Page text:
Organised crime

Organised crime is becoming more malicious, more extensive and more menacing. Trafficking in human beings, weapons and drugs are everyday activities for professional criminals. Some networks have both the intention and the ability to disrupt fundamental democratic processes. There is a need for preventive measures at an early age and an increased police presence. Work to combat illegal weapons and explosives will continue. Especially sustained measures are needed in areas particularly prone to crime.

Threats to energy supply

Disruptions in the supply of electricity, fuel, gas and heat may result in serious consequences for people’s lives and health, and also to the functioning of society. A secure and robust energy system must be based on a diverse energy mix, safe transportation and efficient energy markets. Reduced dependence on fossil fuels will improve the security of supply.

Threats to transportation and infrastructure

Disruptions and loss of resources such as fuels, electricity supply, vehicle provision and IT/telecommunications are associated with particular risks. Ensuring that transportation vital to society is robust and replaceable is of utmost importance. This particularly applies to our food security. The perimeter security concerning key parts of the transport infrastructure must be improved.

Health threats

Communicable diseases pose threats to the health of the population, as do other types of biological and chemical threats. These could be in the form of bacteria, viruses and other microorganisms, but also radioactive, biological and chemical weapons. One particularly severe threat to modern medical care is the increased resistance to antibiotics. Sweden must have contingency plans that involve regular training, and resources for managing various kinds of health threats, such as influenza pandemics.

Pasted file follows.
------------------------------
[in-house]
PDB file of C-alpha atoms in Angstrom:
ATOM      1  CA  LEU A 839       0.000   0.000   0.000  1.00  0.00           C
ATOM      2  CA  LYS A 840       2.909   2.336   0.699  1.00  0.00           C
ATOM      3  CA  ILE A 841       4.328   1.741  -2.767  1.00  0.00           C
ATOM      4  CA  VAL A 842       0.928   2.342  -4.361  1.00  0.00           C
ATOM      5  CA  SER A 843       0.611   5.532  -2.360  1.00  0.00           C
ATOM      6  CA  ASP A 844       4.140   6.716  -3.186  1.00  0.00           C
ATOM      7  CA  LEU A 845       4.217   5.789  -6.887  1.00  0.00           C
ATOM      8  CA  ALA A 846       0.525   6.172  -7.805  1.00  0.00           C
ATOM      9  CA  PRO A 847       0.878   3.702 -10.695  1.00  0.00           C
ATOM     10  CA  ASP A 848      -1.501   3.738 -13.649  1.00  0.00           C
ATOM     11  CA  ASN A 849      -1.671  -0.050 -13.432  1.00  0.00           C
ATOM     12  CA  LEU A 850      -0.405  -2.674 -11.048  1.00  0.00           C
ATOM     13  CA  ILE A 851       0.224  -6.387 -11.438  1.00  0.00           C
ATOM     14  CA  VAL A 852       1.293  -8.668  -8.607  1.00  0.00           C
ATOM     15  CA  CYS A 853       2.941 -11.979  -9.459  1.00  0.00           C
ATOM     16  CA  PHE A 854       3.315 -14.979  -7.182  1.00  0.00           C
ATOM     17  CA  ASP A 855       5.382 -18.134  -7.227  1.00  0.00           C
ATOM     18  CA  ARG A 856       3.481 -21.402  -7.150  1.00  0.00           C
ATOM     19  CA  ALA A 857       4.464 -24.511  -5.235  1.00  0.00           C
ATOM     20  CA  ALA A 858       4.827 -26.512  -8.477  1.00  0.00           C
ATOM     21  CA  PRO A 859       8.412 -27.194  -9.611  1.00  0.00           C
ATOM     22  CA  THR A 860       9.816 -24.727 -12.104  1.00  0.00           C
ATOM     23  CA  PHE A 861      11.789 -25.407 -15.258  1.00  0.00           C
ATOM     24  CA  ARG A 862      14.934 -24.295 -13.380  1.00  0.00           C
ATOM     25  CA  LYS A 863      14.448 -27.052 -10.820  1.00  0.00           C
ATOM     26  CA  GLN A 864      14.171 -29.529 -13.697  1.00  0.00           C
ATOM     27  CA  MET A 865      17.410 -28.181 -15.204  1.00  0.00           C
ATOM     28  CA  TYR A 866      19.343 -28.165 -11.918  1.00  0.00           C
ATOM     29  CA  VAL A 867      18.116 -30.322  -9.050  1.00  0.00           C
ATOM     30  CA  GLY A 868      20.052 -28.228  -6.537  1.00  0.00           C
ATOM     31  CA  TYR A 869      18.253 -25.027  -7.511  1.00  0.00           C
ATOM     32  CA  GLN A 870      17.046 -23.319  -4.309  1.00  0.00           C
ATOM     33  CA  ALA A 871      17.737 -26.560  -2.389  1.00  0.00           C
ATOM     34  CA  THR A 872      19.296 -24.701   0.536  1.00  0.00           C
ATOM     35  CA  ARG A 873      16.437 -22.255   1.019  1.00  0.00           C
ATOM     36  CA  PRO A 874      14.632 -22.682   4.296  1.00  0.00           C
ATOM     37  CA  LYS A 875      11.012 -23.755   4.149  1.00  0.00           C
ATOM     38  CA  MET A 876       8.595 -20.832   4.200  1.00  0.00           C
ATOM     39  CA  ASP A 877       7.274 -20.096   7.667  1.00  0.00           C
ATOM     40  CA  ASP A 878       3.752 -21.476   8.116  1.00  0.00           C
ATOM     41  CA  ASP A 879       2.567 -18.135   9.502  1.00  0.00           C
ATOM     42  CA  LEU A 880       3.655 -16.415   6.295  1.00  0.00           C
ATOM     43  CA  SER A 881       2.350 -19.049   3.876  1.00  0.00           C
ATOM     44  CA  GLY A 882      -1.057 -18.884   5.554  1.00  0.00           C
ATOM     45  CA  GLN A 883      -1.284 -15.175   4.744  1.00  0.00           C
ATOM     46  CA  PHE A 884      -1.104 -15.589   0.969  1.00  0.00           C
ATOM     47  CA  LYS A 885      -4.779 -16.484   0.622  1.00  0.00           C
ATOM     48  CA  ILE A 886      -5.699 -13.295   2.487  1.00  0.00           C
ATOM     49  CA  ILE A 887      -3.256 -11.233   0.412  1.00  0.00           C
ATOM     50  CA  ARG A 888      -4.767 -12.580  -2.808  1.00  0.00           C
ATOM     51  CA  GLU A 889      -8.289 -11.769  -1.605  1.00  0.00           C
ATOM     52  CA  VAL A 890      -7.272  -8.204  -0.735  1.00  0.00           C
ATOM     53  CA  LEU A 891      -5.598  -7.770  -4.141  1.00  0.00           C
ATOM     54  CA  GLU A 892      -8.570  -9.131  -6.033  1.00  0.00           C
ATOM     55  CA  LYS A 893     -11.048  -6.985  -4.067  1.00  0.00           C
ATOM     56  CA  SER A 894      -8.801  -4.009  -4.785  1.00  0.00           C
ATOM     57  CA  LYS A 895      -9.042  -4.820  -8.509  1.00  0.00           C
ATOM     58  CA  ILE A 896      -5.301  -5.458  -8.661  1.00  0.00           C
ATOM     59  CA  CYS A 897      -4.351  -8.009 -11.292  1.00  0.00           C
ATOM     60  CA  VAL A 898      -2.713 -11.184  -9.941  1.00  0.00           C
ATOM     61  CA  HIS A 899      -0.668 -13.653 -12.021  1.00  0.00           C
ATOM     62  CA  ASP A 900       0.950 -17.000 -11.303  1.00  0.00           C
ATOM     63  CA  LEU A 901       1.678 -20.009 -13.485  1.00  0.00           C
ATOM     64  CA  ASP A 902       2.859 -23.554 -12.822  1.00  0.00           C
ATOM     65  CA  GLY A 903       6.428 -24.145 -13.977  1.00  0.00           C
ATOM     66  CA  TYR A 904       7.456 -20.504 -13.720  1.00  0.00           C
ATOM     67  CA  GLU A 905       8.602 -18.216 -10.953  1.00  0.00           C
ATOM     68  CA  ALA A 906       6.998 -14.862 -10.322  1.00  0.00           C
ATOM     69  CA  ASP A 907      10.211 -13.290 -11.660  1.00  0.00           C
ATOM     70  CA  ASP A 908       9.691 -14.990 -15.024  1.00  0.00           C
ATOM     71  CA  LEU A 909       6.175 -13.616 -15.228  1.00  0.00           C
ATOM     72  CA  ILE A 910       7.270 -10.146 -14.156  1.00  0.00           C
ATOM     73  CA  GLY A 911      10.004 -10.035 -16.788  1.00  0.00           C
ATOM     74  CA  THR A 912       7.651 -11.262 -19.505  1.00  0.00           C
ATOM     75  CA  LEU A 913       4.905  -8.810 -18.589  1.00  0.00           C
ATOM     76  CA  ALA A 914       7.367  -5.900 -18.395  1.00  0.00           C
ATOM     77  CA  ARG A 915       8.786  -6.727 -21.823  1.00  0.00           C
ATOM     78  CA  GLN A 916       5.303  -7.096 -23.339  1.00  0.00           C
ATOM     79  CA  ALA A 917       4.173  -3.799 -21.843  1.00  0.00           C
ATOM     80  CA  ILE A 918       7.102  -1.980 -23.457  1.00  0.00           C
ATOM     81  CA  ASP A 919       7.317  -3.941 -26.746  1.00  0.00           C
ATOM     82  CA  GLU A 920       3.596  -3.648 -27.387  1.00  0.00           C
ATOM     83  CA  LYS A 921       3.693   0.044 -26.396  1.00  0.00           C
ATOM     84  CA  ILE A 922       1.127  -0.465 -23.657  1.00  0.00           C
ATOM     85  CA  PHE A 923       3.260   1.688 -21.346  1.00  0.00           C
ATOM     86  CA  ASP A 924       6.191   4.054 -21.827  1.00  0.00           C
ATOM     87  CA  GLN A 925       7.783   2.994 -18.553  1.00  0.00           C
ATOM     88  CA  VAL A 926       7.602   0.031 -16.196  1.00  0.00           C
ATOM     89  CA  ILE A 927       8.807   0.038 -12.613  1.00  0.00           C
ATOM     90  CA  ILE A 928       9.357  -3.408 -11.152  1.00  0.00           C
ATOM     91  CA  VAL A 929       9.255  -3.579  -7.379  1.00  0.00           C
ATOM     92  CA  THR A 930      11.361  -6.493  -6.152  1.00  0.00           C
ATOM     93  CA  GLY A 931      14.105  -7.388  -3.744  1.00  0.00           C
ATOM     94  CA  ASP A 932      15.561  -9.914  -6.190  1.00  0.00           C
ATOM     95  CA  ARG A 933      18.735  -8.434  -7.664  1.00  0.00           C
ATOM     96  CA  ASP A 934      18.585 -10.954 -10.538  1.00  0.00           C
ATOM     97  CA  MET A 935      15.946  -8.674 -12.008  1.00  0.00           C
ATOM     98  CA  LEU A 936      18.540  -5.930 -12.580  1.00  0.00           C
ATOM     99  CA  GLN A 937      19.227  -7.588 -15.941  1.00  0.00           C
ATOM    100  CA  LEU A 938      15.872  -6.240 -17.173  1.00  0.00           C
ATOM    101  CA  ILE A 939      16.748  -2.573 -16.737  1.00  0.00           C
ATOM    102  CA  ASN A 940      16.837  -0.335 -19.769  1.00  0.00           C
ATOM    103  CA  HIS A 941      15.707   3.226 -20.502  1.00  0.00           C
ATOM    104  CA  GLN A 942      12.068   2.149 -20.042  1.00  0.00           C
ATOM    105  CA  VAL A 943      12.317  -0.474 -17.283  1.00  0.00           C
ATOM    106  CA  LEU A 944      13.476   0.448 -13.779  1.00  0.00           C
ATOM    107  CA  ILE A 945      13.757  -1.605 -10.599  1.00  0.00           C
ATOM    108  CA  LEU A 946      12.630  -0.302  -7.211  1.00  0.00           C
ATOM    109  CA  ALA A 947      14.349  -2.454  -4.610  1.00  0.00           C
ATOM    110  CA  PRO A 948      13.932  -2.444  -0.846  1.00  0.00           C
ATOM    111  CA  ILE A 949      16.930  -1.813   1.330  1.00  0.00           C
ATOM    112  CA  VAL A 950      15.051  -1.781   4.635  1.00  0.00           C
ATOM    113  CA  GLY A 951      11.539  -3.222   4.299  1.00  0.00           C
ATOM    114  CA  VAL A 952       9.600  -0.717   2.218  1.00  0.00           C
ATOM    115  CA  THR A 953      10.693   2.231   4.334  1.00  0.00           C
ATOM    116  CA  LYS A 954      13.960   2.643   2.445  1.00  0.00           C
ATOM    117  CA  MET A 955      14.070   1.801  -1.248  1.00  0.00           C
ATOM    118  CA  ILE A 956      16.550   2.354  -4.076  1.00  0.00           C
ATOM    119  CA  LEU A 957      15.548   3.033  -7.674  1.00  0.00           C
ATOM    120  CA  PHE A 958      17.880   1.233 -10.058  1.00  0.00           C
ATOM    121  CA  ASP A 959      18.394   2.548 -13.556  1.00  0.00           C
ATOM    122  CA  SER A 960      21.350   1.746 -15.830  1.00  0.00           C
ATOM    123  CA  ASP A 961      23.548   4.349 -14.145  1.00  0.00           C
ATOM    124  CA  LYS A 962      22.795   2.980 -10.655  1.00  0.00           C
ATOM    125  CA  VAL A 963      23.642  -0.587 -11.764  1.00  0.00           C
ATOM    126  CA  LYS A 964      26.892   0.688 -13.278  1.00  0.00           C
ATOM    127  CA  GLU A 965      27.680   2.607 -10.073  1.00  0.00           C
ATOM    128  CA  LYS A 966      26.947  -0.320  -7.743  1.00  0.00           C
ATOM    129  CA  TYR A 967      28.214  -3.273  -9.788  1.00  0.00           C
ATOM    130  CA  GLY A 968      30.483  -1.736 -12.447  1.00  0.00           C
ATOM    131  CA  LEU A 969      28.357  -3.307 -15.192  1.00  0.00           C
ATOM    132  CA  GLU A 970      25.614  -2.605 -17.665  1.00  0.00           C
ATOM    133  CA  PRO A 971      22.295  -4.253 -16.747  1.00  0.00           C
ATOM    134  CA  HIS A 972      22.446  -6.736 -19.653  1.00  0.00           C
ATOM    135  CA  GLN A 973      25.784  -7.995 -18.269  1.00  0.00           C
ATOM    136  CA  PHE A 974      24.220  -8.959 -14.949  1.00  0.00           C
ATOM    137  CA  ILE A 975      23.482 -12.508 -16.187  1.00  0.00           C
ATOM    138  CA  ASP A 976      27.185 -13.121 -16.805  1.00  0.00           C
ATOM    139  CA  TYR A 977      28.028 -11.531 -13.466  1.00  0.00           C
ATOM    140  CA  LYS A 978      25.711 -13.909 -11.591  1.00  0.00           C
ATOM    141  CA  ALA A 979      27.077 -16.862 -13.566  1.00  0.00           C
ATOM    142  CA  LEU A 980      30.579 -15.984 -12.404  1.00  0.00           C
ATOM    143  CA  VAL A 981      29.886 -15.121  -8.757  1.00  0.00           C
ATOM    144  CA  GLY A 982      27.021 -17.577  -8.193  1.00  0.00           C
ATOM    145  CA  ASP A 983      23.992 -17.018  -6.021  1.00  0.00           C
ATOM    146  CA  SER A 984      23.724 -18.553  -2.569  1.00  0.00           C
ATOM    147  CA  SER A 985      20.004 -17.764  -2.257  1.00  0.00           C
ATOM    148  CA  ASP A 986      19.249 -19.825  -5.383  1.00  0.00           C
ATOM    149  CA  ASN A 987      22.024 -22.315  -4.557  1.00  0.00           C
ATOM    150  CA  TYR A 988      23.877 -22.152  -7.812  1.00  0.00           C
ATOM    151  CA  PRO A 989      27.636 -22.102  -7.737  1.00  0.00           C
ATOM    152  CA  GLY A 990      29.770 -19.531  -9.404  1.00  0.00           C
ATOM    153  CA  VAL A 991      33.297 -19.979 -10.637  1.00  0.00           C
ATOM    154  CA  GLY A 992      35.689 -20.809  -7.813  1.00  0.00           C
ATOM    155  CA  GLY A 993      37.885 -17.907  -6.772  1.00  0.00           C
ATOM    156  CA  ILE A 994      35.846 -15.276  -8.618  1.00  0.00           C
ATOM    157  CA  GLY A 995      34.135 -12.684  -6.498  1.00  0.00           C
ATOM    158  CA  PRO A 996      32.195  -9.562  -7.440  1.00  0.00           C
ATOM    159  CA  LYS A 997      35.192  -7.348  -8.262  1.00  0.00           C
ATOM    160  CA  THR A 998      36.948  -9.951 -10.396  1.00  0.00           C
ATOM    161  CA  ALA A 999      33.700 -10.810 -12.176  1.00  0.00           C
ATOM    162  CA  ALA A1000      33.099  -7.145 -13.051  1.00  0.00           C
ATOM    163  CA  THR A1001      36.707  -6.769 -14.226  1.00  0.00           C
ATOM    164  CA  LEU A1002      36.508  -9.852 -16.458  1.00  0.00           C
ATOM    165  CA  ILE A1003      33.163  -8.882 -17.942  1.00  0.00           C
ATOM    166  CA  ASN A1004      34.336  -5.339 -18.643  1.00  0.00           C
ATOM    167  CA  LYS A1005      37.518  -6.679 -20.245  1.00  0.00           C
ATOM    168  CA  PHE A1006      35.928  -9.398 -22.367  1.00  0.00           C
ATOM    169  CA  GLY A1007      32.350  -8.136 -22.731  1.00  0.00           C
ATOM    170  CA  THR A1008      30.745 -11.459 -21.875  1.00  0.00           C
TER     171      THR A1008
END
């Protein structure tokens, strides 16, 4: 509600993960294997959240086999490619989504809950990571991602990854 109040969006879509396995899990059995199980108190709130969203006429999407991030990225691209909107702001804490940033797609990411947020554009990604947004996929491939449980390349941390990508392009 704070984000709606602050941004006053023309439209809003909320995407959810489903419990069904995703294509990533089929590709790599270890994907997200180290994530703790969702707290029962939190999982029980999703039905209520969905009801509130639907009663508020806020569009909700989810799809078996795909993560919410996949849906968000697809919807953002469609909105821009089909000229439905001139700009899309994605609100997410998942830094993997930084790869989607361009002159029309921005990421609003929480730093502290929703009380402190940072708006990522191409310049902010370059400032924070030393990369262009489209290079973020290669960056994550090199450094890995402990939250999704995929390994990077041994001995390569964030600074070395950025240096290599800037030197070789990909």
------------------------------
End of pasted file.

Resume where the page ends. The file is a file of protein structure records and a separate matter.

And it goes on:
Climate change

Even today, climate change threatens the population and existence of certain States. In no other area is the need for preventive measures more apparent. Sweden will strengthen its leading role in international cooperation to curb climate change. This is reinforced by our national policy for reduced fossil emissions, and our development aid focus on reducing the global greenhouse gas emissions.

Implementation of the national security strategy requires the involvement of Swedish society as a whole. Therefore, active participation by public authorities, private individuals, the business community and civil society is of crucial importance to preventing and managing crises.

However, the overall responsibility rests with the Government, and all ministries will base their work on the strategy as the next step is taken and work on various initiatives is pursued. We must be better able to safeguard total defence interests in various areas of society. Therefore, a regulatory review will be carried out to ensure that strategic security decisions do not become municipal or private standpoints, but national decisions. At the same time, there is reason to consider how to best carry out the business sector’s security work focusing on crucial social technology and services of strategic interest to Sweden.

Most issues related to Sweden’s security have attracted broad majorities in the Riksdag. I feel that it should also be possible to achieve a broad consensus in the work to realise the content of this strategy. Stronger Swedish security is not created by political games and tactical manoeuvring, but rather through the pursuit of consensus and cooperation in the best interests of the country.

Prime Minister Stefan Löfven